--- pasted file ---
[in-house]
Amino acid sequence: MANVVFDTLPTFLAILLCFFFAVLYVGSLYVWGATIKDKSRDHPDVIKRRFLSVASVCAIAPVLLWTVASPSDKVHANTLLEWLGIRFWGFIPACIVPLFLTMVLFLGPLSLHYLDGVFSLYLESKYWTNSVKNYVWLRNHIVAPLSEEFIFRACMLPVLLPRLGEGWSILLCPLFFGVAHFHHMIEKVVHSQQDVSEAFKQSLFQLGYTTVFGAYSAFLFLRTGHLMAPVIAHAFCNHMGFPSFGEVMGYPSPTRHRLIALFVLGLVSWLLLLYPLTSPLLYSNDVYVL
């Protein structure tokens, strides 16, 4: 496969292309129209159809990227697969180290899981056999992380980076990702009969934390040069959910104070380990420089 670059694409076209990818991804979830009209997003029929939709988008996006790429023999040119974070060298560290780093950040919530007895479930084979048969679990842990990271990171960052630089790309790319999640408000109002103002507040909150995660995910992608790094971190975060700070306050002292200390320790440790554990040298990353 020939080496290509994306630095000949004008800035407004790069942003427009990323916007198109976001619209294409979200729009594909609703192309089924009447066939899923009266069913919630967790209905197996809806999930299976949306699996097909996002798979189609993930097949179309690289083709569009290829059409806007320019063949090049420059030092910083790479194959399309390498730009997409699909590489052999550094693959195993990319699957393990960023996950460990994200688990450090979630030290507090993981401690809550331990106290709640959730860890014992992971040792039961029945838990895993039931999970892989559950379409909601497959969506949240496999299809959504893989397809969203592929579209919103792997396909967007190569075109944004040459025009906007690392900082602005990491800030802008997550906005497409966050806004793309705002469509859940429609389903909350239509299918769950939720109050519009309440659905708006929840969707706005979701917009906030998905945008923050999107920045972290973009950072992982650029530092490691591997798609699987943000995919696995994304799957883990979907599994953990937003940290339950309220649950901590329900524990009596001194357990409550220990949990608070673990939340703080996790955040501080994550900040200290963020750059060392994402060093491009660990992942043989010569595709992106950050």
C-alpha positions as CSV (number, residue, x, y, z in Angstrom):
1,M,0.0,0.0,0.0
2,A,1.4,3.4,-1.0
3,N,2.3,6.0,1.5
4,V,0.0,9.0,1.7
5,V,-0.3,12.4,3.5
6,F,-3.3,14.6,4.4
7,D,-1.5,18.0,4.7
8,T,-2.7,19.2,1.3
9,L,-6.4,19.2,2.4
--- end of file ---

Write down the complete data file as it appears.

[in-house]
Amino acid sequence: MANVVFDTLPTFLAILLCFFFAVLYVGSLYVWGATIKDKSRDHPDVIKRRFLSVASVCAIAPVLLWTVASPSDKVHANTLLEWLGIRFWGFIPACIVPLFLTMVLFLGPLSLHYLDGVFSLYLESKYWTNSVKNYVWLRNHIVAPLSEEFIFRACMLPVLLPRLGEGWSILLCPLFFGVAHFHHMIEKVVHSQQDVSEAFKQSLFQLGYTTVFGAYSAFLFLRTGHLMAPVIAHAFCNHMGFPSFGEVMGYPSPTRHRLIALFVLGLVSWLLLLYPLTSPLLYSNDVYVL
């Protein structure tokens, strides 16, 4: 496969292309129209159809990227697969180290899981056999992380980076990702009969934390040069959910104070380990420089 670059694409076209990818991804979830009209997003029929939709988008996006790429023999040119974070060298560290780093950040919530007895479930084979048969679990842990990271990171960052630089790309790319999640408000109002103002507040909150995660995910992608790094971190975060700070306050002292200390320790440790554990040298990353 020939080496290509994306630095000949004008800035407004790069942003427009990323916007198109976001619209294409979200729009594909609703192309089924009447066939899923009266069913919630967790209905197996809806999930299976949306699996097909996002798979189609993930097949179309690289083709569009290829059409806007320019063949090049420059030092910083790479194959399309390498730009997409699909590489052999550094693959195993990319699957393990960023996950460990994200688990450090979630030290507090993981401690809550331990106290709640959730860890014992992971040792039961029945838990895993039931999970892989559950379409909601497959969506949240496999299809959504893989397809969203592929579209919103792997396909967007190569075109944004040459025009906007690392900082602005990491800030802008997550906005497409966050806004793309705002469509859940429609389903909350239509299918769950939720109050519009309440659905708006929840969707706005979701917009906030998905945008923050999107920045972290973009950072992982650029530092490691591997798609699987943000995919696995994304799957883990979907599994953990937003940290339950309220649950901590329900524990009596001194357990409550220990949990608070673990939340703080996790955040501080994550900040200290963020750059060392994402060093491009660990992942043989010569595709992106950050």
C-alpha positions as CSV (number, residue, x, y, z in Angstrom):
1,M,0.0,0.0,0.0
2,A,1.4,3.4,-1.0
3,N,2.3,6.0,1.5
4,V,0.0,9.0,1.7
5,V,-0.3,12.4,3.5
6,F,-3.3,14.6,4.4
7,D,-1.5,18.0,4.7
8,T,-2.7,19.2,1.3
9,L,-6.4,19.2,2.4